Celiac disease is an auto-immune disorder that damages your small intestines. The disease is triggered by eating foods containing gluten, which is why many turn to a gluten free diet when they have celiac disease.
You may have celiac disease or a gluten intolerance if you feel bloated, get heartburn and take a few extra trips to the bathroom whenever you eat your favorite pasta or grab another slice of pizza.
Celiac disease symptoms
Symptoms of celiac disease are wide ranging, said Kari Mizgalski, registered dietitian at Marshfield Clinic Health System. These symptoms can include, but are not limited to:
- abdominal pain
- foul smelling stool
Additionally, celiac disease may cause irritable bowel syndrome (IBS)-like symptoms including nausea, vomiting, and weight loss or weight gain. Other signs and symptoms can include headaches, thinning bones or bone disease, dental enamel defects, depression, joint pain, mouth sores, tingling and numbness in the hands/feet, poor growth in children, and unexplained infertility or miscarriage.
How to diagnose celiac disease?
To understand if you have a gluten intolerance or have celiac disease, you must undergo testing for celiac disease. Talk to your primary care provider to order an antibody blood test if you notice any symptoms. However, Mizgalski explains a diagnosis cannot be made until a biopsy is done with biopsy of the small intestine by a gastroenterologist.
“It is important to note that you must continue to eat gluten prior to the biopsy to prevent a false negative test,” she said.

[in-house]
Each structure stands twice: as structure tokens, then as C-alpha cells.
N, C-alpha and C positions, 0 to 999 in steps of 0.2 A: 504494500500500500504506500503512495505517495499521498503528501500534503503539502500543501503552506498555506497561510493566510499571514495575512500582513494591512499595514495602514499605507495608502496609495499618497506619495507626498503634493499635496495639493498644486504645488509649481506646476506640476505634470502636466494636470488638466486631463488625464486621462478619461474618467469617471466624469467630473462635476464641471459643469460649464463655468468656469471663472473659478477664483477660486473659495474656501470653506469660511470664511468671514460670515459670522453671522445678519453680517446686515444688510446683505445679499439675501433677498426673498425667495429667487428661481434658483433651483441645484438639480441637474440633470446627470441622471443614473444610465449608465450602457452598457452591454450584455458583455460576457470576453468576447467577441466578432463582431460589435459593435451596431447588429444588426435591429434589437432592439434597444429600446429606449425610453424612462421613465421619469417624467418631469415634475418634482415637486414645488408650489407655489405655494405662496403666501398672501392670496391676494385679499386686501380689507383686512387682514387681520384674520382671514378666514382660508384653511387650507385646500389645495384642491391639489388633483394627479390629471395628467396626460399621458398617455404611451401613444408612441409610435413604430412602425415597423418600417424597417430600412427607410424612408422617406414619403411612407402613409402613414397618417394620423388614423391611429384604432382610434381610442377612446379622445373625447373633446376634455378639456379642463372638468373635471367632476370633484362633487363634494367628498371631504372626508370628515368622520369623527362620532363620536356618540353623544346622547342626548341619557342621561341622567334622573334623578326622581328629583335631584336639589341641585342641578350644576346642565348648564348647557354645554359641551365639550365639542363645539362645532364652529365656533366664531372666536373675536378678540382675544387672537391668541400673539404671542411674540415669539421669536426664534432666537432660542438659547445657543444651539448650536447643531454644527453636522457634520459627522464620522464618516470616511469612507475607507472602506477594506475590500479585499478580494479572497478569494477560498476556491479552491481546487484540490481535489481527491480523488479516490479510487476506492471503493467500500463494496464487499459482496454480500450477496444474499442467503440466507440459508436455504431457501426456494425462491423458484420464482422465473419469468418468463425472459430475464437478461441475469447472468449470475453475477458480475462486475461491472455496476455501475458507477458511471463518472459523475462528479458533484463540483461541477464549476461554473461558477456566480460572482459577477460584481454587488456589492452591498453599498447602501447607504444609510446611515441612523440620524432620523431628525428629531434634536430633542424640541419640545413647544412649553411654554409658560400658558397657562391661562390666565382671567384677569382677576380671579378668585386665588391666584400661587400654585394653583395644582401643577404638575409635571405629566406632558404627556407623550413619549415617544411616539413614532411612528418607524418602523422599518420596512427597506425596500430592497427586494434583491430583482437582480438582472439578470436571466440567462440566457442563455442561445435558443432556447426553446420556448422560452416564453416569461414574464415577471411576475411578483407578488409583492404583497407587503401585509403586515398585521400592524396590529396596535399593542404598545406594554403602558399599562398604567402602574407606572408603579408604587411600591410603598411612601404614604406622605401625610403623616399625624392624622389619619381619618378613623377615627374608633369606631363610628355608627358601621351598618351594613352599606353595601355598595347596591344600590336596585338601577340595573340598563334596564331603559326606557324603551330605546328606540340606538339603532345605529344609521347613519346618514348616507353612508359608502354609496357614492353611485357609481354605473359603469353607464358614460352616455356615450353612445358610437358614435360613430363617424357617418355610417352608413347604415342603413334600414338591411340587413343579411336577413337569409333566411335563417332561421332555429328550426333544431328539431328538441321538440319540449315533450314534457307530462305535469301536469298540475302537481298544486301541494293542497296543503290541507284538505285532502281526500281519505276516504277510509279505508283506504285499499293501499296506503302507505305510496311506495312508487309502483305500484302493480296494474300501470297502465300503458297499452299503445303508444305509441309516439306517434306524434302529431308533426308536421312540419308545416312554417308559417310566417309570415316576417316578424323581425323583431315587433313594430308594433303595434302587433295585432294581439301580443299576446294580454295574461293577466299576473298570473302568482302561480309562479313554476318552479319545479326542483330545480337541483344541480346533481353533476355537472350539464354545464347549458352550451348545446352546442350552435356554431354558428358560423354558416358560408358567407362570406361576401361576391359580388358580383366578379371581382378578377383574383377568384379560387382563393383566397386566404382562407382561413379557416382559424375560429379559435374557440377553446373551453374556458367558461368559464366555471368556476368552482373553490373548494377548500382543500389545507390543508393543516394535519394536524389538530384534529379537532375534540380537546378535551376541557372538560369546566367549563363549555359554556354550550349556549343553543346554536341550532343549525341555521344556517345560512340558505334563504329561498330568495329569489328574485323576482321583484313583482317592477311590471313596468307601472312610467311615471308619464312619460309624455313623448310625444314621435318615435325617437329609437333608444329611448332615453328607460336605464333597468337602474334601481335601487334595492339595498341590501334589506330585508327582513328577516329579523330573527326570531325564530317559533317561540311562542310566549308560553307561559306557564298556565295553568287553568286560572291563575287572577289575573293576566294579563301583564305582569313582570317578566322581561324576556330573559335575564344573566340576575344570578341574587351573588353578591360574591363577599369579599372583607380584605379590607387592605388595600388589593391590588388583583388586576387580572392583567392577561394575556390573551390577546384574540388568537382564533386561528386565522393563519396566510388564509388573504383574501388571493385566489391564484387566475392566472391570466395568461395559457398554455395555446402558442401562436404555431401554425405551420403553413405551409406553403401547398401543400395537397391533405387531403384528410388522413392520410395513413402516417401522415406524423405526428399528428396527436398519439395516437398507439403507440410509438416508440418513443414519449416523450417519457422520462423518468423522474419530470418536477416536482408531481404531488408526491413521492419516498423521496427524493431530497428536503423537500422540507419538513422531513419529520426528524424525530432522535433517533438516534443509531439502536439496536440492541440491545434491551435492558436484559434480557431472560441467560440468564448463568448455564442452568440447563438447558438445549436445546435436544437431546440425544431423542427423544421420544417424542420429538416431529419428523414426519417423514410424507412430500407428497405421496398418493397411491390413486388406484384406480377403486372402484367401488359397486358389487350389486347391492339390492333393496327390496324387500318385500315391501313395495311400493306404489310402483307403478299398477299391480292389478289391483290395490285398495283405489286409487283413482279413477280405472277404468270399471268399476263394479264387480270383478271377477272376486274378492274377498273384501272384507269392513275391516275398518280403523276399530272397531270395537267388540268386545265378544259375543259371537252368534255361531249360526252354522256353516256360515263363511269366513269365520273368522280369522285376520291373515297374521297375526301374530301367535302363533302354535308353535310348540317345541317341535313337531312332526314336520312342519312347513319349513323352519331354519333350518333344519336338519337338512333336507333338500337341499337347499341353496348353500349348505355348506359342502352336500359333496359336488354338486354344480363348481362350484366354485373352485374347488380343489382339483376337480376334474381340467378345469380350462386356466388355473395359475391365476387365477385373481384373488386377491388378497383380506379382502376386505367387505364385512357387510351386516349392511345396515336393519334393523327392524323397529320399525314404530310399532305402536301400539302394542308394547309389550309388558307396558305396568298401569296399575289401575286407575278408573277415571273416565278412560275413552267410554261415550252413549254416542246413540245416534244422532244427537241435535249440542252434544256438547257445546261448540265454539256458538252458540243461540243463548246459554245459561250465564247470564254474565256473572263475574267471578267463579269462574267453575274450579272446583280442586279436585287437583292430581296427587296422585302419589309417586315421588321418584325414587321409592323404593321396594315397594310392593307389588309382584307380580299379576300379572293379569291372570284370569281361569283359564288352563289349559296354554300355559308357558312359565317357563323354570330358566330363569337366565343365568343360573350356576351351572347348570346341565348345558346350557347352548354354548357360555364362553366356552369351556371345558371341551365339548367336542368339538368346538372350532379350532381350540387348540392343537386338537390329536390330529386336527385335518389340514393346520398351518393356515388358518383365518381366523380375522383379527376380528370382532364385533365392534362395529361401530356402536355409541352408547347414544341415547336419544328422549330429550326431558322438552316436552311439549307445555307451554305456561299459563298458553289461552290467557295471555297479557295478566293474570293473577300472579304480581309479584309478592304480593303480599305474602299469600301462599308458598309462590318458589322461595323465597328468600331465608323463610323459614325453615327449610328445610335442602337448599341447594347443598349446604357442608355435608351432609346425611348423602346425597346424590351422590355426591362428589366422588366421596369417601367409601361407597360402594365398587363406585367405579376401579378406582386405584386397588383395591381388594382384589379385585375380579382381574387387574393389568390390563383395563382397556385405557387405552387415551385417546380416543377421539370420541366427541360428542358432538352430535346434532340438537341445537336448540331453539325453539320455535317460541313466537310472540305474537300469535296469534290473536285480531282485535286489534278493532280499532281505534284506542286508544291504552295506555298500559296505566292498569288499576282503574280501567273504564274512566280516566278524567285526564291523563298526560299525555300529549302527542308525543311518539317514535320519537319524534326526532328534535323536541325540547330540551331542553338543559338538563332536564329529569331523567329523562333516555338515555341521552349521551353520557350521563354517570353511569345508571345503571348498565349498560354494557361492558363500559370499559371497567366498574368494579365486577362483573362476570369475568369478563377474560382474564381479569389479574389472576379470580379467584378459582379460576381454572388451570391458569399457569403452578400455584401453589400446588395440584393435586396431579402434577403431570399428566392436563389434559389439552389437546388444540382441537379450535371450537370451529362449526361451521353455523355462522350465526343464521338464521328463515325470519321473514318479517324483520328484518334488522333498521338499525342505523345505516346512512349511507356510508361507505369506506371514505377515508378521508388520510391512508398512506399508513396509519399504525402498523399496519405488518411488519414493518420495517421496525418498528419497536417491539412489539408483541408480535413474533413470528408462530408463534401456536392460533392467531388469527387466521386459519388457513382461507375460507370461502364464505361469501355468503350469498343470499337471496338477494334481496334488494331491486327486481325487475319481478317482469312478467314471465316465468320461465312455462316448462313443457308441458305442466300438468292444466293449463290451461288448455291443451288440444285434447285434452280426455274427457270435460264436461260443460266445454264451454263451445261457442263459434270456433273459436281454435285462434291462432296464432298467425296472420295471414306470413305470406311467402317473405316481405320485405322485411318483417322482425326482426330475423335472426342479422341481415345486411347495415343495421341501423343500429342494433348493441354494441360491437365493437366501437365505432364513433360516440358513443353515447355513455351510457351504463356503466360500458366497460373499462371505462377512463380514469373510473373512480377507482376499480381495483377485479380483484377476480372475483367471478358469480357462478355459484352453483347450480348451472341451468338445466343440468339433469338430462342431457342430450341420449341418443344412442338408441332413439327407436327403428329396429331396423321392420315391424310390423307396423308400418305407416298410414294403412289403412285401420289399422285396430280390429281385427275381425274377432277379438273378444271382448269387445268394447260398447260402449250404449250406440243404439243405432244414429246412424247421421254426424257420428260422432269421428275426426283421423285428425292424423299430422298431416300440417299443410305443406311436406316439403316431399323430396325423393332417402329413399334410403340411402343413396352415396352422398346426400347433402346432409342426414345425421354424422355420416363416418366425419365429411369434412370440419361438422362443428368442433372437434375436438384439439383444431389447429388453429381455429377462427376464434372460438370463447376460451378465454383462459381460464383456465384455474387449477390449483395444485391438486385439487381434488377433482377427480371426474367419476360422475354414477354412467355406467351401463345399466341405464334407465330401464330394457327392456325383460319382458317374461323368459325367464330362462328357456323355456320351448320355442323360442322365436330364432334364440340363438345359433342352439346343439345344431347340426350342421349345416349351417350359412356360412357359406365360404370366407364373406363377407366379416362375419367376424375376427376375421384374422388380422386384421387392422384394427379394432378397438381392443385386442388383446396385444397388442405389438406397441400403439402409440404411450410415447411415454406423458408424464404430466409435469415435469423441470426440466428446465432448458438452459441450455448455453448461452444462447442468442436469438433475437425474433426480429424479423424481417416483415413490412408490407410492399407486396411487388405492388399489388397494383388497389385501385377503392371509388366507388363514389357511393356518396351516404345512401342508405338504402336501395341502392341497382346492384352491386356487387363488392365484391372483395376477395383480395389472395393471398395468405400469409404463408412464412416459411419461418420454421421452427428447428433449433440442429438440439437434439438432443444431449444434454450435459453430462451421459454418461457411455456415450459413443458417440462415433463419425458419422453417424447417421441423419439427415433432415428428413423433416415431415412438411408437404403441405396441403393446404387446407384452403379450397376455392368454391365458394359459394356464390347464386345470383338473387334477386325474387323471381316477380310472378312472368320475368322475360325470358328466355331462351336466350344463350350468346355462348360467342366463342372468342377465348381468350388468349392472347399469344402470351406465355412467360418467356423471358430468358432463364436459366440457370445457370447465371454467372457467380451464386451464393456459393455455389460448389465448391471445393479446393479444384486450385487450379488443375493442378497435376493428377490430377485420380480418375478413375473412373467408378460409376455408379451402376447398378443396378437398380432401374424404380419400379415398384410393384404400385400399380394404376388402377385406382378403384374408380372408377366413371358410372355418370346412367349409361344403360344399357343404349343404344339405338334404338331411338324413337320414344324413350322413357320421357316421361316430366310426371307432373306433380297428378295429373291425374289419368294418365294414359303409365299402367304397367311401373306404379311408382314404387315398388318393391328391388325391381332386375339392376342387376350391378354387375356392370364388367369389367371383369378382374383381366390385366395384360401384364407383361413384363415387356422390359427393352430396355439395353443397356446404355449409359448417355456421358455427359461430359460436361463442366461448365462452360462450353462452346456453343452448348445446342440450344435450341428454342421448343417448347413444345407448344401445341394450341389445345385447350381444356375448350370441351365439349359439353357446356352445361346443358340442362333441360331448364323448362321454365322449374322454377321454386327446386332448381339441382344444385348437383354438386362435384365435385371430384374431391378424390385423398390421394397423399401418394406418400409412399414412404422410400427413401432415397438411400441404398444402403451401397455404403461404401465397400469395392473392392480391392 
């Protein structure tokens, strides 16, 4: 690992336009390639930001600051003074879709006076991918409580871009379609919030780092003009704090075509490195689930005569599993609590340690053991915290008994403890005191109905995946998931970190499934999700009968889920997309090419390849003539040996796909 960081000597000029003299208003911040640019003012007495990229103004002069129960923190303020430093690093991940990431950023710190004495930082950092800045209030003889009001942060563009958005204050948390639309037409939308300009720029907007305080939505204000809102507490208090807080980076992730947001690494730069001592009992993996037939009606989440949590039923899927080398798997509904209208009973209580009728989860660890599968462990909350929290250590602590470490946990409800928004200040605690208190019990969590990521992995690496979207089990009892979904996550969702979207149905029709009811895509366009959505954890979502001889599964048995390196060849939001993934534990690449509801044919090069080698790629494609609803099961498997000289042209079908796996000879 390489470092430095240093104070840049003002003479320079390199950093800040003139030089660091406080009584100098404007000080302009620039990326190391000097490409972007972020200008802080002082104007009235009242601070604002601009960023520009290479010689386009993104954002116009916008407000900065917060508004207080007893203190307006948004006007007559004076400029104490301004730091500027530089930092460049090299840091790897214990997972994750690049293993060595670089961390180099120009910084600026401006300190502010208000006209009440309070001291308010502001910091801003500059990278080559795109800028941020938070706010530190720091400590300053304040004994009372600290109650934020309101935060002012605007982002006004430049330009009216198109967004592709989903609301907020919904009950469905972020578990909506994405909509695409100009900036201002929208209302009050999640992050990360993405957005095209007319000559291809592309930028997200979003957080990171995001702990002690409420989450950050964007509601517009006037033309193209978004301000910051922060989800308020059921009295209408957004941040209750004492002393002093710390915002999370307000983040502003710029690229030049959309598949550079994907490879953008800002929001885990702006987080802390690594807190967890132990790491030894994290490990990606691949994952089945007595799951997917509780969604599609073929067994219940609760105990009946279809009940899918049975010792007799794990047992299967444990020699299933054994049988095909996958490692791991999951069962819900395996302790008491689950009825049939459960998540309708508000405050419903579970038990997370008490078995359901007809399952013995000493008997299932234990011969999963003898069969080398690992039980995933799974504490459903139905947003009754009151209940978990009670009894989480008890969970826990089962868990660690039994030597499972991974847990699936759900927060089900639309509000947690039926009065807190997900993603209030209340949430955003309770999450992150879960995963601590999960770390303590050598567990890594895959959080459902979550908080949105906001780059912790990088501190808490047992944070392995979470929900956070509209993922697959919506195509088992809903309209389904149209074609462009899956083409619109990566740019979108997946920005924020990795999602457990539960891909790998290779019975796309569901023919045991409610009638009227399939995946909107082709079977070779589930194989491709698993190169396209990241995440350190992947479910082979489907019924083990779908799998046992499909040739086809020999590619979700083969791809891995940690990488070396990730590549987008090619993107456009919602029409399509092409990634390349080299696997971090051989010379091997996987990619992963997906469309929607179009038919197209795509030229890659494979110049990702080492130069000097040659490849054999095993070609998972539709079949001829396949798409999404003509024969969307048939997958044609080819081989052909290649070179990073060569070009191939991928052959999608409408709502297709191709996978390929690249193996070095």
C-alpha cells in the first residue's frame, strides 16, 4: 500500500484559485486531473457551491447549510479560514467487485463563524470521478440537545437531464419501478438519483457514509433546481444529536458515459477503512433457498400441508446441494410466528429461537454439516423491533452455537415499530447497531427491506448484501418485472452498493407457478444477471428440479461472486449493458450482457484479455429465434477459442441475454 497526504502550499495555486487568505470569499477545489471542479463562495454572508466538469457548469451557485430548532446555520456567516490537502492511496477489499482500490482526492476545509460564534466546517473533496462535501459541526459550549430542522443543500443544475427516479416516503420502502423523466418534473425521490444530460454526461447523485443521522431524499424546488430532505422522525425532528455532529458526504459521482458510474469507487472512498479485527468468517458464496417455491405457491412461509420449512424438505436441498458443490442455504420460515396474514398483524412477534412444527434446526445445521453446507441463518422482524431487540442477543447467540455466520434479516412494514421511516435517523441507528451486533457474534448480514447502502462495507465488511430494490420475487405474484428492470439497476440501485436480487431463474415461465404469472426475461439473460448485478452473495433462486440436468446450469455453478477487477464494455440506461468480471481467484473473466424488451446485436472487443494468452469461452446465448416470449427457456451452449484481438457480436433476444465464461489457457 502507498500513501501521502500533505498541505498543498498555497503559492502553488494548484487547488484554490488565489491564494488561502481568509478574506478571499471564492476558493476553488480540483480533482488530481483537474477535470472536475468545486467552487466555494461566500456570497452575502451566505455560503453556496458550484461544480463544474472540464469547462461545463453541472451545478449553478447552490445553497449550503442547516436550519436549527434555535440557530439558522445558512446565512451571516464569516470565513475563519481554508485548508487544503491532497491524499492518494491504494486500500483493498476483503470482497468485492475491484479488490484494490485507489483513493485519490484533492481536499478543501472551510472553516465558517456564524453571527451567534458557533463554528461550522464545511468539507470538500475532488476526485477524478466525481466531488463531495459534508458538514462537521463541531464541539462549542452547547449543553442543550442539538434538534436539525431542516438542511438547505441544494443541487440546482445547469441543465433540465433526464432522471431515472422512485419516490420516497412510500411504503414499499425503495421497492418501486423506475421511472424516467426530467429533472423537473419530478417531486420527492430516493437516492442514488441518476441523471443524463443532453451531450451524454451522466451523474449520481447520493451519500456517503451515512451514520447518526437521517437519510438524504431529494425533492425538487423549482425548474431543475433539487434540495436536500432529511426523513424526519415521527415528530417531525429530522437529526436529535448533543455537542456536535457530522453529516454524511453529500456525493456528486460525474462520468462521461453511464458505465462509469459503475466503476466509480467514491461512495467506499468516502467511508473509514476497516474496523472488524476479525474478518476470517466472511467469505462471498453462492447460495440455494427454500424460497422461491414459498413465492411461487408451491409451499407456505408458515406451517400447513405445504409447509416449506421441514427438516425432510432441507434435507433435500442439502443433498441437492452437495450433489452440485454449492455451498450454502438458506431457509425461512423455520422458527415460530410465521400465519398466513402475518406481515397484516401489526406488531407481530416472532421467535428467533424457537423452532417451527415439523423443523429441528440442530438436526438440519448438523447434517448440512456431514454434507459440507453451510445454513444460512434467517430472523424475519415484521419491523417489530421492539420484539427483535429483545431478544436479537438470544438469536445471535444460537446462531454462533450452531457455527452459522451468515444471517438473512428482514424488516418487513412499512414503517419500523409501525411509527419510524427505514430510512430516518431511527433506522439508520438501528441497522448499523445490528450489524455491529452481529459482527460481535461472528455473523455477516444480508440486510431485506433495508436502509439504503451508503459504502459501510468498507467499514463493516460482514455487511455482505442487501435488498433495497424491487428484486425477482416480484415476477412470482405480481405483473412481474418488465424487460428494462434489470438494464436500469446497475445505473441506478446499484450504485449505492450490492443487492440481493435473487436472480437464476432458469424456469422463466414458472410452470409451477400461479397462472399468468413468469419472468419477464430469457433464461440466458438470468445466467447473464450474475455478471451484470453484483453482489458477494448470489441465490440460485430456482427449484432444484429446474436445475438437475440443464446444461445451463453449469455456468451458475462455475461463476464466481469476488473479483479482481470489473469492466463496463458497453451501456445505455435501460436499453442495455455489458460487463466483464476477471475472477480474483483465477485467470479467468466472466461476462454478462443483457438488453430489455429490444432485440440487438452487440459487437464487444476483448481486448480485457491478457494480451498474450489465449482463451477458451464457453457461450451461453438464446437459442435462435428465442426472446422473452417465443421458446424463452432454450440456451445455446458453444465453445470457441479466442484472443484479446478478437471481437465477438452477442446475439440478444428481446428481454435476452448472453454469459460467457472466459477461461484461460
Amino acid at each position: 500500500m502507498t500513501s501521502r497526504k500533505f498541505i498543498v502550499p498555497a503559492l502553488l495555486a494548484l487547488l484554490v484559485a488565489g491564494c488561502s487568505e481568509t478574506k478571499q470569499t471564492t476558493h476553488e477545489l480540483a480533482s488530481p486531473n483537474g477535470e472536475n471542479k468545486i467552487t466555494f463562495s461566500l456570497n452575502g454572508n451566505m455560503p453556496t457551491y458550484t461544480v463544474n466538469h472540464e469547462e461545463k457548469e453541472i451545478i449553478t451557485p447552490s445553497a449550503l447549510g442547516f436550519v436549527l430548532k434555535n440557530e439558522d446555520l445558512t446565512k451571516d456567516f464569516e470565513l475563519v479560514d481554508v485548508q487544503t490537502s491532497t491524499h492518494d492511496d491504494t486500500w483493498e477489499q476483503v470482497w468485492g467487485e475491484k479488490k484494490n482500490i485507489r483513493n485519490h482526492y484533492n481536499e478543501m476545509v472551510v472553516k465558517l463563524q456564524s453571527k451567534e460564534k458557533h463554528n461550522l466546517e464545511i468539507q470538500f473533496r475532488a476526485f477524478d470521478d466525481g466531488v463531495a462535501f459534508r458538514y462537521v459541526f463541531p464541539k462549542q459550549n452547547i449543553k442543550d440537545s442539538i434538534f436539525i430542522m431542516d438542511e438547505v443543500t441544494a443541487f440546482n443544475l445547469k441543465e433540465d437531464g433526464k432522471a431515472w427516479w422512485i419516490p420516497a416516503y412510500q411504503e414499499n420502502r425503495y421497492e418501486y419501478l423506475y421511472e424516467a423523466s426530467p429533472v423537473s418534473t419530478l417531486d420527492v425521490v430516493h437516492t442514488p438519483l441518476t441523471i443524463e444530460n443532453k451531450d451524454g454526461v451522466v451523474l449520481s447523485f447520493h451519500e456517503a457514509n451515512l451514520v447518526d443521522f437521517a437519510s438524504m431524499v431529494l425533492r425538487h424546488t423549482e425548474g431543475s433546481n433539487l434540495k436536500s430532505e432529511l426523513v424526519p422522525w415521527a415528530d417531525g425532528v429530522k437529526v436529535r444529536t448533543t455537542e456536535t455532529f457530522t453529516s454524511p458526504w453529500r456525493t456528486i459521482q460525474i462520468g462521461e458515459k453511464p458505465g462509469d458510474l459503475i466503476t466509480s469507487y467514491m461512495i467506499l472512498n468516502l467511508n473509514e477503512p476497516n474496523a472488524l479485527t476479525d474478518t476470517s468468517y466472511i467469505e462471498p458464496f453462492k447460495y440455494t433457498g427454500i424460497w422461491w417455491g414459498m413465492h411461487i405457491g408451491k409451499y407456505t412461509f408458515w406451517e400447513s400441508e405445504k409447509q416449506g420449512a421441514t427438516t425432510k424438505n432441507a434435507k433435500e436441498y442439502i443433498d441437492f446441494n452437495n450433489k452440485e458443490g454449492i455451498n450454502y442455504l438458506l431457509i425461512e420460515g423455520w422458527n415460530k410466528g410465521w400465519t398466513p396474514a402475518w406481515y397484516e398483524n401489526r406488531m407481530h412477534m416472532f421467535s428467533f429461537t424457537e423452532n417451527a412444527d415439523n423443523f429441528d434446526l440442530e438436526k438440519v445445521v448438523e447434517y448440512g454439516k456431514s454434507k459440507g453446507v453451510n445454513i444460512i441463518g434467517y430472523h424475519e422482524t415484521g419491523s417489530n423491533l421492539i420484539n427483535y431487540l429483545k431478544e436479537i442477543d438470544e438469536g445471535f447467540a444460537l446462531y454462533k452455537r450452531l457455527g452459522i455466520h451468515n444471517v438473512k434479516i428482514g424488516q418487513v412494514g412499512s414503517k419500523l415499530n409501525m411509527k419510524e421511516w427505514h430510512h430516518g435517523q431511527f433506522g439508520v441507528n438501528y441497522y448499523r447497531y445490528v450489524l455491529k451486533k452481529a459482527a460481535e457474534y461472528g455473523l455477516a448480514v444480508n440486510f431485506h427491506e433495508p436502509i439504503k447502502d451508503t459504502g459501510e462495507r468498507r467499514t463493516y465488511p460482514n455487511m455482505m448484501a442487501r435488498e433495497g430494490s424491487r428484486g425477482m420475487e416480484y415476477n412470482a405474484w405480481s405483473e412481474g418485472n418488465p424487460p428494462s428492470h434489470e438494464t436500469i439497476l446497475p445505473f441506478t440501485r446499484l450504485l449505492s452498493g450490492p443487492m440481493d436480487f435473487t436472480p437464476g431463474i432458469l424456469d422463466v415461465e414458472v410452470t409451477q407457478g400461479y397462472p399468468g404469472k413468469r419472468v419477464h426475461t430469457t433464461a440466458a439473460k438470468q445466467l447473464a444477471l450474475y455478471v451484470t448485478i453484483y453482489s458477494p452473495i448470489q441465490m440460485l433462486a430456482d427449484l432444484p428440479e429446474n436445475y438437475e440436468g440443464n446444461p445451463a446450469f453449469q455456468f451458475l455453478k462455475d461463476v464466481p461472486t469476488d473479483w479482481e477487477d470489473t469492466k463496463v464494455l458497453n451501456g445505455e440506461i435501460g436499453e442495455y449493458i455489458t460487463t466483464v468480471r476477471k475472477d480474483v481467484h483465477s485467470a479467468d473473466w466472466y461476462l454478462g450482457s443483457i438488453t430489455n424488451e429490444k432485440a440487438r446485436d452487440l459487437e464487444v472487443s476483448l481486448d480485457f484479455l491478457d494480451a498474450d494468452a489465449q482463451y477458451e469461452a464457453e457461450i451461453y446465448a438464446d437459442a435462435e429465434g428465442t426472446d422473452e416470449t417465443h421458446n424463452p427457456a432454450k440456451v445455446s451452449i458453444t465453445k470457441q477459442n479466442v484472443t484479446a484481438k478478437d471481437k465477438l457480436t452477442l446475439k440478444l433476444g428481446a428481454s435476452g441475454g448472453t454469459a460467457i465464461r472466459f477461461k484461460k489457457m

Your primary care provider can refer you to a gastroenterologist or you can schedule an appointment with a provider.
Once you are diagnosed with celiac disease, it’s important to meet with a registered dietitian to help educate you on how to can successfully follow a gluten-free diet. A registered dietitian will collect your detailed nutrition history and create a plan that works for you.
“There are many topics to review including shopping, label reading, dining out, medications and preventing cross contamination,” Mizgalski said.
Mizgalski recommends everyone, even those who are not gluten free, to follow the “The Plate Method” for general healthful eating. For someone with celiac disease, they would just need to make sure all grains are gluten free.
“Start by going back to basics – eating fresh produce, dairy, meat and starches like potatoes or rice at meal time to make following the gluten-free diet more simplified,” she said. “Processed food with multiple ingredients are likely to contain gluten. After learning more about label reading and shopping, moving into gluten-free alternatives will be easier.”
Mizgalski said there are several gluten-free grains available including rice, quinoa and pastas made from chickpeas, corn, rice or lentils; along with a variety of gluten-free flours like almond flour, coconut flour, brown rice flour and more. Many companies make baking mixes or all-purpose flour mix that are gluten free.
Gluten-free is not a diet
Aside from celiac disease or a gluten intolerance, Mizgalski said it is not recommended to be on a gluten-free diet.
“Going gluten free and eating mainly processed gluten-free products can cause a decrease or change in the healthy intestinal microbiome,” she said. “If gluten is not a concern, it is recommended to stick to a variety of whole grains.”
However, she mentioned that some families of people with celiac disease may choose to go gluten free to eliminate cross contamination in the home.